Google (NASDAQ:GOOG) finalized its settlement with the U.S. Federal Trade Commission, under which Google has agreed to no longer seek sales bans on products that infringe on the standards-essential patents it owns. The FTC set up an arbitration process for patent complaint as part of the settlement.
The settlement between Google and the FTC, which was initially announced in January, was the result of a 20-month antitrust investigation by the FTC into Google's business practices. The settlement was finalized after the FTC received 25 comments from competitors and interest groups. The FTC concluded Google was not harming the Internet search market through its practices.
However, part of the investigation revolved around Google's $12.5 billion acquisition of Motorola Mobility, and Google's use of Motorola's patents. In essence, the FTC found Google guilty of abusing its patents for wireless standards, which are supposed to be licensed at reasonable royalty rates to others. As part of the settlement, Google agreed to license its standards patents on FRAND, or fair, reasonable, and non-discriminatory, terms.
The FTC settlement has established an arbitration program that makes it more difficult for Google to use the threat of injunctions in patent battles. "The order strikes a balance. It enables Google and implementers to negotiate a FRAND rate while protecting both parties from opportunistic behavior that is inconsistent with the FRAND agreement," the FTC said in a letter explaining the settlement. "An implementer can negotiate licensing terms without facing the threat of an injunction, but Google is not barred from responding to an implementer that misuses the protections in the order to delay rather than facilitate entering into a FRAND license."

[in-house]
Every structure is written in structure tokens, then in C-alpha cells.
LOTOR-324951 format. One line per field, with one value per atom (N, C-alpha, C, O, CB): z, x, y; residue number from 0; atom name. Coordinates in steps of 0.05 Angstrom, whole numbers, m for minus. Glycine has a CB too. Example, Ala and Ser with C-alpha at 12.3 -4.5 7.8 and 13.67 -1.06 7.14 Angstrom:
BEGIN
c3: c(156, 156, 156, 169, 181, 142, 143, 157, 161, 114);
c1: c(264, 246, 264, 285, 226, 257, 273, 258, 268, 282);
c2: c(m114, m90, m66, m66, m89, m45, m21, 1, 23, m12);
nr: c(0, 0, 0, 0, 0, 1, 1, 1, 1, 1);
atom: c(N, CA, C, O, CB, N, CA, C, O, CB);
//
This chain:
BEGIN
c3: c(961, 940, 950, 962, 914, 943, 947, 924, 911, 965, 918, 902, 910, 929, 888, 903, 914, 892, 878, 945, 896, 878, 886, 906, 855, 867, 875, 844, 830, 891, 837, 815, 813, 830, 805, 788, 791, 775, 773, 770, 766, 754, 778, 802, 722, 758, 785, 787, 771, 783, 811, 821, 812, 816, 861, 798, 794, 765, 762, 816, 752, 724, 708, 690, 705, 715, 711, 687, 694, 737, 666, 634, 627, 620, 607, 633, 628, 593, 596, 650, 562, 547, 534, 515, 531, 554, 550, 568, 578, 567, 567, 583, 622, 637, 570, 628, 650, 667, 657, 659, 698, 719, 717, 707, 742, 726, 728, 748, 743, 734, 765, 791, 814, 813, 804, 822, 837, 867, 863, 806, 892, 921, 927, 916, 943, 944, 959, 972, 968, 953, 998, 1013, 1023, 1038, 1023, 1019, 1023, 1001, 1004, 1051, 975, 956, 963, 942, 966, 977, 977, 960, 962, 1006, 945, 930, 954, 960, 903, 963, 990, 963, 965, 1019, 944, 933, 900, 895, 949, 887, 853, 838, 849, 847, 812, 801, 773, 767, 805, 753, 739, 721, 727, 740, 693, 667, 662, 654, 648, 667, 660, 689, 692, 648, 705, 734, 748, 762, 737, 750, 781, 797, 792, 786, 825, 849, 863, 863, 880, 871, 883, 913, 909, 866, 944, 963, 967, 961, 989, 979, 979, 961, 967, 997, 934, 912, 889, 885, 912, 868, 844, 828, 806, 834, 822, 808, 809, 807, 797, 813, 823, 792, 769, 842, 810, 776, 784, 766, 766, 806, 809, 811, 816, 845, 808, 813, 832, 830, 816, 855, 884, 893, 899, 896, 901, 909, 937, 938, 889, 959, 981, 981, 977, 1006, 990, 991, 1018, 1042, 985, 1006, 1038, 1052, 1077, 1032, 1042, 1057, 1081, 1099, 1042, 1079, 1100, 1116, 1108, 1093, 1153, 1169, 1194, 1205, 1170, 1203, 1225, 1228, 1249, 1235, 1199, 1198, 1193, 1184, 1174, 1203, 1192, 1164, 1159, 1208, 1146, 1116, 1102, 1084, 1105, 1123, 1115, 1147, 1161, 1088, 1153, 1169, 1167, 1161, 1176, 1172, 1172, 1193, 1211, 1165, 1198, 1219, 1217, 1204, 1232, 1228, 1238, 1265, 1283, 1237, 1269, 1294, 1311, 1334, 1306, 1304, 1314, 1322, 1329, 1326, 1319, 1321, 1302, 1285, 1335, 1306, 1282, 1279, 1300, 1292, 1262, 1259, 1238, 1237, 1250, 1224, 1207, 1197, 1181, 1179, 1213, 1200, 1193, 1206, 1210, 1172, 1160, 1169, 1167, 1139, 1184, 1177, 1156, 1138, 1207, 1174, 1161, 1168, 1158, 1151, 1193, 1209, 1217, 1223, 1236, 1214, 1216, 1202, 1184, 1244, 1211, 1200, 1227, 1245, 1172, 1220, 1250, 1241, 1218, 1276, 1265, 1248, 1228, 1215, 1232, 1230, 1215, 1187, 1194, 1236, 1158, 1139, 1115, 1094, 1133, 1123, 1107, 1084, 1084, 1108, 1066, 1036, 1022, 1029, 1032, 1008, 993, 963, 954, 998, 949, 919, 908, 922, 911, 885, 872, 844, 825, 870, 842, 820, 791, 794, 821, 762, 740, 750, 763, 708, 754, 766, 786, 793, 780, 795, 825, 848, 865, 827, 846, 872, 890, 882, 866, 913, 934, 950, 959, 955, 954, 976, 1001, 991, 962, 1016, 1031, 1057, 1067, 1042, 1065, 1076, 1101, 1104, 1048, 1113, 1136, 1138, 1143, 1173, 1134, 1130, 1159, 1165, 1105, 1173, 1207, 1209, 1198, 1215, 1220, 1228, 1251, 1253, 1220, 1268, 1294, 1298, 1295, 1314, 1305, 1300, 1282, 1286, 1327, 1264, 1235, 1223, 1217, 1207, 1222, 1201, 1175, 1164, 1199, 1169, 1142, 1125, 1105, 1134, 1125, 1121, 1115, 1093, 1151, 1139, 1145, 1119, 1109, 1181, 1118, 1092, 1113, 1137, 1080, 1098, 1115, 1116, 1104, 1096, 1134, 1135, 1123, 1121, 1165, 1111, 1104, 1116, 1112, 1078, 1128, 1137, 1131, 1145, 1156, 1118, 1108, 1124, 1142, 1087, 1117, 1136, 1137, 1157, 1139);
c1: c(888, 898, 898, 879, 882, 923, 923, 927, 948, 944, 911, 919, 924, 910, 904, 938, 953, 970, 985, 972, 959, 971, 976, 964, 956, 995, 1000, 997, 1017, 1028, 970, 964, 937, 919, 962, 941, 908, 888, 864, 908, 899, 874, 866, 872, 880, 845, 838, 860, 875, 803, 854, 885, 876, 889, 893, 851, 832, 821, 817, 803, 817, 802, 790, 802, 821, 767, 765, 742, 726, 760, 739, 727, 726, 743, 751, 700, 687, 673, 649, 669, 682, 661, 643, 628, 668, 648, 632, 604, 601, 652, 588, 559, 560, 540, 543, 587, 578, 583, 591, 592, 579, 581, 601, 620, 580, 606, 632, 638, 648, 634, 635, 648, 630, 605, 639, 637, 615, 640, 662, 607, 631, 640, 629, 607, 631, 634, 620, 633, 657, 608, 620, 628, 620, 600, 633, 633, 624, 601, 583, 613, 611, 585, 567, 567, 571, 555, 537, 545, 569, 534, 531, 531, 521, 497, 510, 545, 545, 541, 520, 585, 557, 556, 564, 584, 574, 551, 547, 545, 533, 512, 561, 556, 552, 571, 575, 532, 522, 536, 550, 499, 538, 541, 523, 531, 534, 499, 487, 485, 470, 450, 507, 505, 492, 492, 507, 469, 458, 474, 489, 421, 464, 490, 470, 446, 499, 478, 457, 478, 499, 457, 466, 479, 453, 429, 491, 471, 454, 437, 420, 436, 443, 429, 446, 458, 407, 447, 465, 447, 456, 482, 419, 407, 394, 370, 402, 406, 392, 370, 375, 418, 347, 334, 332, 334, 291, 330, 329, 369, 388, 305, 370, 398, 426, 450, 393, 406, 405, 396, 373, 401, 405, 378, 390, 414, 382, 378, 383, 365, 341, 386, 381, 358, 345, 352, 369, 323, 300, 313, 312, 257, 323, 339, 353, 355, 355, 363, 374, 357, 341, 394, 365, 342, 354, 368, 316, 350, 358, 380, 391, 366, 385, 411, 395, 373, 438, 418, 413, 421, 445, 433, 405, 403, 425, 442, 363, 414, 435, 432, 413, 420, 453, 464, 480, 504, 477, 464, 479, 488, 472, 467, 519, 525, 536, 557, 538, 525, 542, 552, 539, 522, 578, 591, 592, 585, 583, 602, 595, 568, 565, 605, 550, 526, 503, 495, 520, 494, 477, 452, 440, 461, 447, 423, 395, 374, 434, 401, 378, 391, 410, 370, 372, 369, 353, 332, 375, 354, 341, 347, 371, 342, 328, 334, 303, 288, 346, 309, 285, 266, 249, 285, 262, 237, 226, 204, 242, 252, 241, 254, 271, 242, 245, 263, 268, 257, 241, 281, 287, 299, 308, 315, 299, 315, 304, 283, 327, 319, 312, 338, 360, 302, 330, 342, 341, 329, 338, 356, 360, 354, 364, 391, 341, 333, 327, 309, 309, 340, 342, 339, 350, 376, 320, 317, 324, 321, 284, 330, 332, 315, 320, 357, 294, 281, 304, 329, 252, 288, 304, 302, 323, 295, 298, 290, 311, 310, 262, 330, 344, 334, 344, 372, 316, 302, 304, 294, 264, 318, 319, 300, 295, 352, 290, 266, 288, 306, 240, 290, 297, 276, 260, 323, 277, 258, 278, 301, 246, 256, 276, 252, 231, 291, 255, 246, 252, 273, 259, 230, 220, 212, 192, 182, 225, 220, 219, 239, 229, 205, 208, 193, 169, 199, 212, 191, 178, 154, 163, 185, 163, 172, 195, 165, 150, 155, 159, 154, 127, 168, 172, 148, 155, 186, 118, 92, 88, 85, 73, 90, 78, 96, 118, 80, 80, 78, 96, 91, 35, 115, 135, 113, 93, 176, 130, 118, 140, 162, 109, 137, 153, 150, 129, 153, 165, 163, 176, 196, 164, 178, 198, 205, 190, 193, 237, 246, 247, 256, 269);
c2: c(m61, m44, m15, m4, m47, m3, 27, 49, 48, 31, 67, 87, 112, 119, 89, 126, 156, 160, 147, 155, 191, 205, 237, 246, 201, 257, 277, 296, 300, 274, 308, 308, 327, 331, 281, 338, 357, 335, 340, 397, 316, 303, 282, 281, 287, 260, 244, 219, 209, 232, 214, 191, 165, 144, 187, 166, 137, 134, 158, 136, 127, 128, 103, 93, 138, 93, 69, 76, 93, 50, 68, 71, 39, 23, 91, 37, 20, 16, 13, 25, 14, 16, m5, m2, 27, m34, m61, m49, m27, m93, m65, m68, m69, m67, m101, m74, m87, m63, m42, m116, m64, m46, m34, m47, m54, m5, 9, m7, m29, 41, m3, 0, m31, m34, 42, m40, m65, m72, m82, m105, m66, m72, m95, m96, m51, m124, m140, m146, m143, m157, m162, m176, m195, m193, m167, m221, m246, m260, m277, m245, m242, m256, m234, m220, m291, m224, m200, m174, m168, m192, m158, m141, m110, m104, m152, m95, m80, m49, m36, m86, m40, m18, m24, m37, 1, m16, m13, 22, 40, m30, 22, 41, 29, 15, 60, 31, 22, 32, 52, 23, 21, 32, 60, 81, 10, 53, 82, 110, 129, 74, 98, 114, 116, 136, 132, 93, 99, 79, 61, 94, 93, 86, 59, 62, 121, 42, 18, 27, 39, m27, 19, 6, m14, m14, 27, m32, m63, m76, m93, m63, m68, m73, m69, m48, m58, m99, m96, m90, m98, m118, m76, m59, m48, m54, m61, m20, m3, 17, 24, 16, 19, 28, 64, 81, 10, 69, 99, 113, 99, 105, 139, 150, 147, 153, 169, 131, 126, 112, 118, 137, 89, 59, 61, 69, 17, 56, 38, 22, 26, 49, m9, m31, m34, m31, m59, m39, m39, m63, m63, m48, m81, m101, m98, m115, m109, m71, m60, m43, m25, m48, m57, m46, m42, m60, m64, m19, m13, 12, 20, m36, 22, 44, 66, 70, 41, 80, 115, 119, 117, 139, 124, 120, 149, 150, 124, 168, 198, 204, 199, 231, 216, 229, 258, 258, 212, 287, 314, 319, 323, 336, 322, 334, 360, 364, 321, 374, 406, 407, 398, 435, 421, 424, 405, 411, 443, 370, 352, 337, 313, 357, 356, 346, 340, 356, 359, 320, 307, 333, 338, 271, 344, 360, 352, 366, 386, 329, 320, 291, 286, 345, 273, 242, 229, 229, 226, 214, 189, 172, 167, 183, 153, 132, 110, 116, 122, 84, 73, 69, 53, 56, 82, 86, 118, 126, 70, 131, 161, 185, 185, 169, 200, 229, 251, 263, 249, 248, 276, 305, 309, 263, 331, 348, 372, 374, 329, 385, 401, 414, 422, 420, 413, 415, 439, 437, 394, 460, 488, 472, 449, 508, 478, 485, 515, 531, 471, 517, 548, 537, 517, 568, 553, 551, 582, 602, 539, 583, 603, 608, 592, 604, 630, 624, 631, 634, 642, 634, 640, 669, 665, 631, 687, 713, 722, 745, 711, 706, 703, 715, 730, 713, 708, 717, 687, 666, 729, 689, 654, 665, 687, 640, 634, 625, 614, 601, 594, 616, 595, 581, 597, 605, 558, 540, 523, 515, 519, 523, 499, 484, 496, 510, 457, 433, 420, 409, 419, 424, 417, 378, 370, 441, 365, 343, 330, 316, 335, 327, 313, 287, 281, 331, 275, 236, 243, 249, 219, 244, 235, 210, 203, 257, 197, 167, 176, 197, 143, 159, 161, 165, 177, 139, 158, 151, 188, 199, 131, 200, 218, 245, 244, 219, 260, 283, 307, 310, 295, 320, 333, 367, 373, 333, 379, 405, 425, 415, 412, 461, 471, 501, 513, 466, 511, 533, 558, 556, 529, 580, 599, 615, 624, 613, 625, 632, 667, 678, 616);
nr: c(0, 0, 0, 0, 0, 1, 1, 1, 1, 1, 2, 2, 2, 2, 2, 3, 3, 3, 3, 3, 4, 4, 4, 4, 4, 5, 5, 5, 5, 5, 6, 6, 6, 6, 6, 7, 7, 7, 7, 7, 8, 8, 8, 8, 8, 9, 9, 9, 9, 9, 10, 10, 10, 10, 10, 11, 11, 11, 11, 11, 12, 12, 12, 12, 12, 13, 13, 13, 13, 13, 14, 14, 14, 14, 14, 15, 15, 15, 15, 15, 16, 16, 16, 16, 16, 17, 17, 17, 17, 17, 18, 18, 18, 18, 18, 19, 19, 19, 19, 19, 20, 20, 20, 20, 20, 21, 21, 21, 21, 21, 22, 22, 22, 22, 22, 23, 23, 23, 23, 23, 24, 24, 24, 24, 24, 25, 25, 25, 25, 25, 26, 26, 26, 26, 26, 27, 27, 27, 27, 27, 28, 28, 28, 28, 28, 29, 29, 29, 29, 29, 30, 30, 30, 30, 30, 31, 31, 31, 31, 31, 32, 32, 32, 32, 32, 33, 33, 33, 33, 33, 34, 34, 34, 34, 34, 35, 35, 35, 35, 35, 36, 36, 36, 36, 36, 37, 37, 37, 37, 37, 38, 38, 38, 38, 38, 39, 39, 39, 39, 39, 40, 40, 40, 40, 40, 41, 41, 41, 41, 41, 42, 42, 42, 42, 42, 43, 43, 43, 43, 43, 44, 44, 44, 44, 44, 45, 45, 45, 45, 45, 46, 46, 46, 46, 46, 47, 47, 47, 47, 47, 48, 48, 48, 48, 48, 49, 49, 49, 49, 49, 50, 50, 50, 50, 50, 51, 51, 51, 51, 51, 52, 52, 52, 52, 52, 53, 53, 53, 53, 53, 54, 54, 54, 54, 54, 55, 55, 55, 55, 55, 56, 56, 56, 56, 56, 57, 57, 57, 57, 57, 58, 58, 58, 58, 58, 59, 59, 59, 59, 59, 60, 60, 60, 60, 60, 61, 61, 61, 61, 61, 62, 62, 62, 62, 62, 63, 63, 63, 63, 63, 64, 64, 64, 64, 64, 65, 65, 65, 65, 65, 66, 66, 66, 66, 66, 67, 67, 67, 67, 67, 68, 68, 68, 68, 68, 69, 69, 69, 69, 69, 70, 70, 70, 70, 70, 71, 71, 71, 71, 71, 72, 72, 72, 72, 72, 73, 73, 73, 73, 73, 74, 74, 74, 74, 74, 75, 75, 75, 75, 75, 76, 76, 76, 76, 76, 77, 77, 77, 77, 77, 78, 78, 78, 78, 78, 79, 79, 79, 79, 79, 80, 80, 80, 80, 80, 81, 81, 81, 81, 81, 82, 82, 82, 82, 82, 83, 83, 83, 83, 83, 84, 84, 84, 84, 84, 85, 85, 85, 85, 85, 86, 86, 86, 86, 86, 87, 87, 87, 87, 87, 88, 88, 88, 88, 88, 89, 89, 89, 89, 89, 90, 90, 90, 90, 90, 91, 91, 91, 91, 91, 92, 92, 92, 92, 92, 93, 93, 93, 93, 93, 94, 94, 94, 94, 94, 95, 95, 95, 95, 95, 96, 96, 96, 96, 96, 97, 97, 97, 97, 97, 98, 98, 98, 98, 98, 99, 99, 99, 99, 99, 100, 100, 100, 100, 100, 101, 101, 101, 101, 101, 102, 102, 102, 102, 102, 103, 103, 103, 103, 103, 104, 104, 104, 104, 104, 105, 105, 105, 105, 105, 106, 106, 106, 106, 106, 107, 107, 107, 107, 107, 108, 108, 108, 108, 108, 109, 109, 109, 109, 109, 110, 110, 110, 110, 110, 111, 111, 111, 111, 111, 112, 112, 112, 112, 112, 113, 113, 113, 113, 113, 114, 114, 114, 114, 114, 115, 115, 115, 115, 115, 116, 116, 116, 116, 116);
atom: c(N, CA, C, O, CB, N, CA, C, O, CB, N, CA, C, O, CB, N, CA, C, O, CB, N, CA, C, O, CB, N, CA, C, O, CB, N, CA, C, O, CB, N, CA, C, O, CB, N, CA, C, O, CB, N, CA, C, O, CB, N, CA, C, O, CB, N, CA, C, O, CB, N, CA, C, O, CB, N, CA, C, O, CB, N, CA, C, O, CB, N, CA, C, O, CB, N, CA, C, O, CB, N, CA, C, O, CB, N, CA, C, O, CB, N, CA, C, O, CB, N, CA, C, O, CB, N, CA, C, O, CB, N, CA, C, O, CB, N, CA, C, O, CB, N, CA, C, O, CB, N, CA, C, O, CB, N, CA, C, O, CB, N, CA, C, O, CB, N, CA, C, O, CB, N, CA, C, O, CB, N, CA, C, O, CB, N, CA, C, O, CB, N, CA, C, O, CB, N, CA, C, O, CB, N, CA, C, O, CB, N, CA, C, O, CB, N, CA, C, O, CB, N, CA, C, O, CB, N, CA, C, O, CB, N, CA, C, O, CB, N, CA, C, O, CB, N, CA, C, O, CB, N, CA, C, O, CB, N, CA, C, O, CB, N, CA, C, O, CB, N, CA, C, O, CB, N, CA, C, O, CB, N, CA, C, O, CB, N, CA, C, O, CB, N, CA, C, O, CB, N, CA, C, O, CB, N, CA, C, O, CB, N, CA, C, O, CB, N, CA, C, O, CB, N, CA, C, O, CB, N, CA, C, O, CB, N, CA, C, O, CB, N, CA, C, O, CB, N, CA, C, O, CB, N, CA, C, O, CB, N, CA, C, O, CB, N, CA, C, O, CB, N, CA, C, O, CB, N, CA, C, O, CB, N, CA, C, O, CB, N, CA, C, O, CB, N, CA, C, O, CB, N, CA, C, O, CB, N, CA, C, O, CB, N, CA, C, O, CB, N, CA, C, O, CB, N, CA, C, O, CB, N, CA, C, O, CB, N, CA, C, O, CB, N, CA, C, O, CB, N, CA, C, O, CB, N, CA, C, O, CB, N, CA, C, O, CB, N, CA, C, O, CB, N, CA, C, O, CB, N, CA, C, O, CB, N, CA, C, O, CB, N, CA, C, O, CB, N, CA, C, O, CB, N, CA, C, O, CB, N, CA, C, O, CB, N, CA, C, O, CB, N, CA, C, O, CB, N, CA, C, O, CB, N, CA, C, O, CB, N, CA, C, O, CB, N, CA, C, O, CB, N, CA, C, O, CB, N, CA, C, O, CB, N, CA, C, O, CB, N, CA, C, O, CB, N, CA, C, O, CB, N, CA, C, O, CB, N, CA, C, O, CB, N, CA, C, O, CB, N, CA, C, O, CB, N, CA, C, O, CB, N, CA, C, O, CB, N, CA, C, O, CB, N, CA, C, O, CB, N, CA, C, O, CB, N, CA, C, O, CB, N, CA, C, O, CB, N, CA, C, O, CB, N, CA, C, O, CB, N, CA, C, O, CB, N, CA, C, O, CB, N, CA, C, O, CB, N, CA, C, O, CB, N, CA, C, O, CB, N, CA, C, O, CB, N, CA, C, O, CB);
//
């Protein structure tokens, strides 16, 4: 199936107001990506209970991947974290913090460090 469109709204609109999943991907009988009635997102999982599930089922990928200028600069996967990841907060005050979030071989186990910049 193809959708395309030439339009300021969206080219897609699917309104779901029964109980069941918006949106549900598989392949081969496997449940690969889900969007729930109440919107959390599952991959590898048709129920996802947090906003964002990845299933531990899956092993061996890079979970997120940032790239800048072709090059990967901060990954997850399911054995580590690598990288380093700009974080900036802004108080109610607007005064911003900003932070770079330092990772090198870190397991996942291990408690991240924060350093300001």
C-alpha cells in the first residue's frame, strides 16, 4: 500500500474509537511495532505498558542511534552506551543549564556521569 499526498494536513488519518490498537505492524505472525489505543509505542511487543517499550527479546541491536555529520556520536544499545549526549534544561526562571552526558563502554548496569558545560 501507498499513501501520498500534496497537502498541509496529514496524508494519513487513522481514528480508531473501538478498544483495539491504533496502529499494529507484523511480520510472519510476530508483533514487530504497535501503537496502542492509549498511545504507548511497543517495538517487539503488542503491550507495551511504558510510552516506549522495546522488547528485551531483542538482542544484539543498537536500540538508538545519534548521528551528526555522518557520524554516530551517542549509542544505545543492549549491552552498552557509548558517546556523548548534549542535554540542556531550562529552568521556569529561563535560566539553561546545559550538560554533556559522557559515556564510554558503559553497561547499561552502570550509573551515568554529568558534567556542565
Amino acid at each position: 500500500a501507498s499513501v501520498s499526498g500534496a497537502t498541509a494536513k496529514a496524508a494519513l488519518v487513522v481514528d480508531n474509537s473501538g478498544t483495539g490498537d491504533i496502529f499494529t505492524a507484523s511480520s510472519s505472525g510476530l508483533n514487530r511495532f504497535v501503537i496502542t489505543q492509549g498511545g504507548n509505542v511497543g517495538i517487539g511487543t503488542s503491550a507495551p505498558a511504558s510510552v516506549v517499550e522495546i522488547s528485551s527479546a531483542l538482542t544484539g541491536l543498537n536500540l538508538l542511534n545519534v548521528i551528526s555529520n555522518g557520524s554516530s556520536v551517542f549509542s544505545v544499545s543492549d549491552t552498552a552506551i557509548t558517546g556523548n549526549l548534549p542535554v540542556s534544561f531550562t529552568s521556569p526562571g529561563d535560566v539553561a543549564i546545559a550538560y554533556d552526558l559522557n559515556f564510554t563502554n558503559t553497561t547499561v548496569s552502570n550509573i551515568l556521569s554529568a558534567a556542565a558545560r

Google last year said it valued Motorola's "patents and developed technology" at $5.5 billion, according to a regulatory filing with the Securities and Exchange Commission. Google acquired a portfolio of more than 17,000 wireless patents when it bought Motorola, and had said it would use the patents to shield licensees of its Android software from patent litigation, but that strategy has so far had a mixed record in court.
The European Commission sent a preliminary antitrust complaint to Motorola, alleging that the company is abusing its dominant position by seeking an injunction against Apple (NASDAQ:AAPL) in Germany for infringing on its wireless standards patents.
Of late, Google has focused less on Motorola's patents and more on reviving the company's devices business. Motorola is expected to announce its new flagship smartphone, the Moto X, at an event on Aug. 1, part of a series of devices the unit will unveil in the coming months. The company has also embarked on a major new advertising campaign for the Moto X, which will be assembled in a plant in Ft. Worth, Texas.
- see this FTC order (PDF)
- see this GigaOM article
- see this The Hill article
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